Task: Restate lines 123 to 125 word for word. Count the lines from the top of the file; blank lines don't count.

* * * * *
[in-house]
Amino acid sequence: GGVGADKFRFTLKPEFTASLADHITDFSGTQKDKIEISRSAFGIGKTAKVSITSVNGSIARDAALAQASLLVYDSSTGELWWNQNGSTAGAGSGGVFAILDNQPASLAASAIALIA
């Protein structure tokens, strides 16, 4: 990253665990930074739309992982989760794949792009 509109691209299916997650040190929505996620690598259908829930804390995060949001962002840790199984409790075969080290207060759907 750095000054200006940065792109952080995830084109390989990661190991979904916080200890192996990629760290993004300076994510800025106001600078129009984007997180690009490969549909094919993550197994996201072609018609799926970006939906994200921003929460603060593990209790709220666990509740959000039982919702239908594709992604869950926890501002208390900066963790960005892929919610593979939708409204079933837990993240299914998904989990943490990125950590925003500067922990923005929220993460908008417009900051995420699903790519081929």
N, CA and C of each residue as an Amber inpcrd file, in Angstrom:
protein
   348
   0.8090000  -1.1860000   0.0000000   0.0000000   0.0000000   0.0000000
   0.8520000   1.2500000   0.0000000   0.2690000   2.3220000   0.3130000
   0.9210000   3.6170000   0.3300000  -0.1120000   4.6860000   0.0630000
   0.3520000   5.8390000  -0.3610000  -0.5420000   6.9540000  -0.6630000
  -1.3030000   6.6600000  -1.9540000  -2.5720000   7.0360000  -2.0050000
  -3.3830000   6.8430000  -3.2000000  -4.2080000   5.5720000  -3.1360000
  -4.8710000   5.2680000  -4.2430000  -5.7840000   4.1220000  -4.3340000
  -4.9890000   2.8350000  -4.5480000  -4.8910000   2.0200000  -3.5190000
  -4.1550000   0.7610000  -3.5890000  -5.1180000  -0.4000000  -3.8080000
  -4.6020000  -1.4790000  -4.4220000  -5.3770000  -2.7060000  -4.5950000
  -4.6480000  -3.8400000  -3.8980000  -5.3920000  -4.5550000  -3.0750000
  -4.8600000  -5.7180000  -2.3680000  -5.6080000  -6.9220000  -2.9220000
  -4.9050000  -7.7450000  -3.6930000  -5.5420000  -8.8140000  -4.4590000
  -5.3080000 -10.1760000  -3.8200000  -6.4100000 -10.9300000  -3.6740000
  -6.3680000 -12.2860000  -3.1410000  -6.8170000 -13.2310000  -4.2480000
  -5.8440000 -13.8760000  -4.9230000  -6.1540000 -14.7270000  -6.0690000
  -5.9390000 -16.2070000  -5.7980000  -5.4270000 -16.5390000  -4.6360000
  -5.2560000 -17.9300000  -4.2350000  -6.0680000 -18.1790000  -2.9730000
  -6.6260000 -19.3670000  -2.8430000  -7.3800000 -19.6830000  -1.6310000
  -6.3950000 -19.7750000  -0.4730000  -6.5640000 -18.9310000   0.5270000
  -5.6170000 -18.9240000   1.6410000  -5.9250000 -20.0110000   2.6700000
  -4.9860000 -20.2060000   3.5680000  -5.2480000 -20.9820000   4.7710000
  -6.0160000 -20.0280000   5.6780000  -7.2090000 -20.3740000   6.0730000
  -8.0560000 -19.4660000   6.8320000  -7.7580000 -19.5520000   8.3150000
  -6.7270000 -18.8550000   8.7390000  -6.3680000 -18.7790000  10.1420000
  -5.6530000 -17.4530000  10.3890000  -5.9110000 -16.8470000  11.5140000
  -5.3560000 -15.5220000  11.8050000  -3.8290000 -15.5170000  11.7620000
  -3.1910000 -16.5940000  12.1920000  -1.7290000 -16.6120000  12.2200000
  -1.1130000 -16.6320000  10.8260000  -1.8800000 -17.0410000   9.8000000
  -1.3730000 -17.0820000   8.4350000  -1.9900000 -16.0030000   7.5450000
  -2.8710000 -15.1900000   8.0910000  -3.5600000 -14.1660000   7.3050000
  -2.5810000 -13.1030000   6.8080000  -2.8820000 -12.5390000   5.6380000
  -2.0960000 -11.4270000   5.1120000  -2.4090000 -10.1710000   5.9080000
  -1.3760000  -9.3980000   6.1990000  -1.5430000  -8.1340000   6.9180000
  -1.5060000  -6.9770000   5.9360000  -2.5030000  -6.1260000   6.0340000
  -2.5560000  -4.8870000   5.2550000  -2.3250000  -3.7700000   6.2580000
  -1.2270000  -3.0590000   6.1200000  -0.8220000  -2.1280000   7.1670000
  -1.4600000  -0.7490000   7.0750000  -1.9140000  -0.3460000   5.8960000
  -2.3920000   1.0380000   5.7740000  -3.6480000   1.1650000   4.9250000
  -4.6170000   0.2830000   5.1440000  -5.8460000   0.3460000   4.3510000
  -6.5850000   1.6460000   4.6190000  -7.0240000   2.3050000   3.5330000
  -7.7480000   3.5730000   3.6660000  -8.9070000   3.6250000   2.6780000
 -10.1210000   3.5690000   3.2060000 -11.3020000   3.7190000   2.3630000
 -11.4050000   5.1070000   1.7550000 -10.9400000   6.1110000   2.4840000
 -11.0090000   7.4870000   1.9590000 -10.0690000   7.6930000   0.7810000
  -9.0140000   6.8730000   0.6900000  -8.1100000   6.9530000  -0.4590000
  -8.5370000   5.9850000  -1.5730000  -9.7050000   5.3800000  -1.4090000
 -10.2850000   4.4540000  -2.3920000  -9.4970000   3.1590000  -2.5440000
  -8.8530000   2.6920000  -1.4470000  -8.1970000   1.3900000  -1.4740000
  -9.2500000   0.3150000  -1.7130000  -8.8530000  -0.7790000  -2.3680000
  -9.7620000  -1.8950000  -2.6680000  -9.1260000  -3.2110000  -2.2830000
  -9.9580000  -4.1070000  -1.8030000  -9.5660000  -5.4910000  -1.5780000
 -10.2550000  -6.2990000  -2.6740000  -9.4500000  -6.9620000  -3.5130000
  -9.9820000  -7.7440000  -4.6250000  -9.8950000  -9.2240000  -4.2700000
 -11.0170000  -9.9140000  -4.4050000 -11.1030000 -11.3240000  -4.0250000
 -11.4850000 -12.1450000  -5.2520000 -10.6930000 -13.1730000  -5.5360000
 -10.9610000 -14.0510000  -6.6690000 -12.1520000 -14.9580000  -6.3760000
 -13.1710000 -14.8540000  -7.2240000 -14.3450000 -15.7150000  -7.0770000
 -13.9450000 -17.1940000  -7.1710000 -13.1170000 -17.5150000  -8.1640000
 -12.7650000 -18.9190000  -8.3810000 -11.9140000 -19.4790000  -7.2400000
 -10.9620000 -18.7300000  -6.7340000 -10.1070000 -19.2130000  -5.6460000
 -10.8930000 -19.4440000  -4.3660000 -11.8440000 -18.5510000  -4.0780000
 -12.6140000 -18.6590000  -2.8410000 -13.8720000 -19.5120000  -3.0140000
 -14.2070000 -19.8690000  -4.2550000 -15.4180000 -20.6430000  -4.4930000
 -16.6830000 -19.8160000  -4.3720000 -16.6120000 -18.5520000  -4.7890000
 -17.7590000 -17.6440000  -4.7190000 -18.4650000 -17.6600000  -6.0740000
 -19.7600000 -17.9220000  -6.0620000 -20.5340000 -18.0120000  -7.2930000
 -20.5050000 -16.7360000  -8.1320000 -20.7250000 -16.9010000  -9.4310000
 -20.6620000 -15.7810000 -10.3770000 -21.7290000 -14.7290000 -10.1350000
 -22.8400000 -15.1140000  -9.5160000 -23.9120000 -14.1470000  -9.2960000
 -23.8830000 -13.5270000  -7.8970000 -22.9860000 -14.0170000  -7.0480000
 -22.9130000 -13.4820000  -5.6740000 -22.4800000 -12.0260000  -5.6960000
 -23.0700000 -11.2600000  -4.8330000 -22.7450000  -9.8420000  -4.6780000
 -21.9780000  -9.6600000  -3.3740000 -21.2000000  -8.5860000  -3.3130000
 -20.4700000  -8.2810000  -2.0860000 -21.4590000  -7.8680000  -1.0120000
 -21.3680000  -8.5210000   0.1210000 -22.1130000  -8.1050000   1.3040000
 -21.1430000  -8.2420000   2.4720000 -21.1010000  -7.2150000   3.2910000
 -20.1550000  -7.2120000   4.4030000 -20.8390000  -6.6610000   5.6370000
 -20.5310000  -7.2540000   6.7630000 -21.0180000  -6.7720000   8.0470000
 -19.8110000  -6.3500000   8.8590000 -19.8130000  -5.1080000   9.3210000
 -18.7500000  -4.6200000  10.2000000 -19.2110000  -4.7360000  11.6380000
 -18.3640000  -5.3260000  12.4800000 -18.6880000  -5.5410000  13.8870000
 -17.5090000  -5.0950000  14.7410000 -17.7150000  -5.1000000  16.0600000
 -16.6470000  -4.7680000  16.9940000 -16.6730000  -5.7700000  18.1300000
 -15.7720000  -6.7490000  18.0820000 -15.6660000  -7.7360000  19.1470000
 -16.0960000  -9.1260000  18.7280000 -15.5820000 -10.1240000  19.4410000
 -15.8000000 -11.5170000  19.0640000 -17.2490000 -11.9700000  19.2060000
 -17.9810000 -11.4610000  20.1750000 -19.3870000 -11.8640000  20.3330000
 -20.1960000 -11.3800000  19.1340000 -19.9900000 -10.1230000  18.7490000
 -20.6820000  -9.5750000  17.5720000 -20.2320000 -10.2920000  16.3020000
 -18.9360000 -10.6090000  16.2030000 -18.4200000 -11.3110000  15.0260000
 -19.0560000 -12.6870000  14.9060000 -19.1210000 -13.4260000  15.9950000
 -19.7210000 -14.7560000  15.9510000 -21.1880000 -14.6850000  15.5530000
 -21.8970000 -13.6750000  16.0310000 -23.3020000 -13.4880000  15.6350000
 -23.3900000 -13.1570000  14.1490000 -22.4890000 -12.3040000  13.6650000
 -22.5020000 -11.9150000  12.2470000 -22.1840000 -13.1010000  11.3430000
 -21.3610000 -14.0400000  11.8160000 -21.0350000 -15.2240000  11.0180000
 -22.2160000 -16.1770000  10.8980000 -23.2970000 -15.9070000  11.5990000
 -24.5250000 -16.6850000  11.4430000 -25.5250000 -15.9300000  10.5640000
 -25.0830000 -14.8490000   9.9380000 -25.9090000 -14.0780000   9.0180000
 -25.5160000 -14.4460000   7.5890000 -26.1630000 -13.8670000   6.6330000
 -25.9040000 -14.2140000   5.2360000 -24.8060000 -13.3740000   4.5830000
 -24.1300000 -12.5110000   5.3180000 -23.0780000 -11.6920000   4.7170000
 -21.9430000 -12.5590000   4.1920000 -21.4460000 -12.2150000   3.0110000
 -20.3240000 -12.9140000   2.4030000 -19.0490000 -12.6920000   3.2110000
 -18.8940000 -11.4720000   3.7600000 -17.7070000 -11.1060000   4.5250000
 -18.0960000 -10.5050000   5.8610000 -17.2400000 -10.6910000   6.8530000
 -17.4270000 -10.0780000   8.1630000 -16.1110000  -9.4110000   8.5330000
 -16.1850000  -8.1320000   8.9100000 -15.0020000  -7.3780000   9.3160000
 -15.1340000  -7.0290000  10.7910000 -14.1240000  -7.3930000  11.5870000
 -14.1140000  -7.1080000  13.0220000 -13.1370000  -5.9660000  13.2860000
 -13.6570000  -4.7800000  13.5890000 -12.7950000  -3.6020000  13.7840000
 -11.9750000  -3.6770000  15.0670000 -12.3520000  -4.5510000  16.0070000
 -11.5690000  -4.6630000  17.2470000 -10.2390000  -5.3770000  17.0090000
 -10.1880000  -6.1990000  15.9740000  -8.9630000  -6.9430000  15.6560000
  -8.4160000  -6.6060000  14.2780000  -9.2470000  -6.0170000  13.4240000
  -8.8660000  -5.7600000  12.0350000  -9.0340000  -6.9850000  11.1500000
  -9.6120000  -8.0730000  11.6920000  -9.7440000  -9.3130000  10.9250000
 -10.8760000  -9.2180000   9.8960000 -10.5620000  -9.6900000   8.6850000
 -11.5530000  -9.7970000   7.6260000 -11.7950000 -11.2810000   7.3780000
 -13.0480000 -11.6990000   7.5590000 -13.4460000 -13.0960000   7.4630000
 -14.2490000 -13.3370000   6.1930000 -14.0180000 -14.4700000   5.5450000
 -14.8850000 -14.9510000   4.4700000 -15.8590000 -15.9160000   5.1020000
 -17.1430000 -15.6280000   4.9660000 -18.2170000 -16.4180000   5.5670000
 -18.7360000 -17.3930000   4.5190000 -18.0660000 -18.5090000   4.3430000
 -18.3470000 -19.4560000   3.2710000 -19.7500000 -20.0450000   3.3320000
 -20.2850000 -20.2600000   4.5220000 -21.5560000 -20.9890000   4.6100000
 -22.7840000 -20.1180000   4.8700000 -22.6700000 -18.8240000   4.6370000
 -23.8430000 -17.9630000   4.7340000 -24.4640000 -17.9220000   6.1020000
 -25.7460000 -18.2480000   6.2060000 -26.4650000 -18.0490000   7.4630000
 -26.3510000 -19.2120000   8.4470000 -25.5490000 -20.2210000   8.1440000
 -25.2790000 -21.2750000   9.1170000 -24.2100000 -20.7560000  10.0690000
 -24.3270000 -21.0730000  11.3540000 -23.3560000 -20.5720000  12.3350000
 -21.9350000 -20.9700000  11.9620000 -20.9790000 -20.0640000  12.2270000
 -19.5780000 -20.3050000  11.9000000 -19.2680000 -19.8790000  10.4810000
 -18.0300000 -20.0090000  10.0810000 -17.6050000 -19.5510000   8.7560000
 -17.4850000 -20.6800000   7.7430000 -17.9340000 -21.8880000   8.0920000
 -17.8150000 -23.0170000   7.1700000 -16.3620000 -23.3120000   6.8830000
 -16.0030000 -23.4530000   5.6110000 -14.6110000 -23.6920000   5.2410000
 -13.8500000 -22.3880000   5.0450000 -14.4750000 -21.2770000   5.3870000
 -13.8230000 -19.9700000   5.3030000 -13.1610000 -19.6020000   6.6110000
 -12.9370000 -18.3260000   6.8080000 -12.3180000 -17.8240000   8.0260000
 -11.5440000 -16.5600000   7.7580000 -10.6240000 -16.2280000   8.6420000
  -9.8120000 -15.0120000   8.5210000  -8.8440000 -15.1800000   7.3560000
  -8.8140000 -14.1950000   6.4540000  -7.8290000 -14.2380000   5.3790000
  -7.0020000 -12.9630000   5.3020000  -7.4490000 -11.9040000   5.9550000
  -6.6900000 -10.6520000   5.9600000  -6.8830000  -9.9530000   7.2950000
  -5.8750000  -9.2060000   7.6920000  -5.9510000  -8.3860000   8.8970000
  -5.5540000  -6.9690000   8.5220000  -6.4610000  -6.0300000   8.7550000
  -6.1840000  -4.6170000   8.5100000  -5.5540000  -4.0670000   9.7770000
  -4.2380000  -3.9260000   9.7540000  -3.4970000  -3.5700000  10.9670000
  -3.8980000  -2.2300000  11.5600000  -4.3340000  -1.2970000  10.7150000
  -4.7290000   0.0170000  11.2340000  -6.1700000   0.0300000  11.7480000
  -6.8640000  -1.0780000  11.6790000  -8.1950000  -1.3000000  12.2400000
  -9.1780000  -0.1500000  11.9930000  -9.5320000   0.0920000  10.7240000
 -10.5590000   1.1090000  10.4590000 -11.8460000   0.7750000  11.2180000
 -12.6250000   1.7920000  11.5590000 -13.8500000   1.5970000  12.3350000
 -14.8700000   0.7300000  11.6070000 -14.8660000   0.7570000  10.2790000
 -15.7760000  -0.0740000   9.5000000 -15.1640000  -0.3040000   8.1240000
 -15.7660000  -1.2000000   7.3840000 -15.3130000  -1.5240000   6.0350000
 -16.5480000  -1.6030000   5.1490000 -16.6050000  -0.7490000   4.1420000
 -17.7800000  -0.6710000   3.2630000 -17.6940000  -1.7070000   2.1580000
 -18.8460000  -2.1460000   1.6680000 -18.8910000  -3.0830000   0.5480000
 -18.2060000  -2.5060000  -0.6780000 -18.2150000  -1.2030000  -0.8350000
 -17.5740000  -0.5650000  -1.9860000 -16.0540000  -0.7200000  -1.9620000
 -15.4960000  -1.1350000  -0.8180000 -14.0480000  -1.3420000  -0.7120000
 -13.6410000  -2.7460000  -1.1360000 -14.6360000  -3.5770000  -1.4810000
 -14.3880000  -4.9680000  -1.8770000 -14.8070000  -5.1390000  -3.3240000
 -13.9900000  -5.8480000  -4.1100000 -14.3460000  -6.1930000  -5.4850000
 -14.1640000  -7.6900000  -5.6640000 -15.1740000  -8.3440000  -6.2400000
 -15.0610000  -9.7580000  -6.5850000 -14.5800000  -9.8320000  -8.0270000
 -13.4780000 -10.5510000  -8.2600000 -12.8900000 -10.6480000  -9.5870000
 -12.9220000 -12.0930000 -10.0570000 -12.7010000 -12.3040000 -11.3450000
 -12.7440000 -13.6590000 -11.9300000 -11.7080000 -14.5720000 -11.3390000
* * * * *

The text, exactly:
  -8.8660000  -5.7600000  12.0350000  -9.0340000  -6.9850000  11.1500000
  -9.6120000  -8.0730000  11.6920000  -9.7440000  -9.3130000  10.9250000
 -10.8760000  -9.2180000   9.8960000 -10.5620000  -9.6900000   8.6850000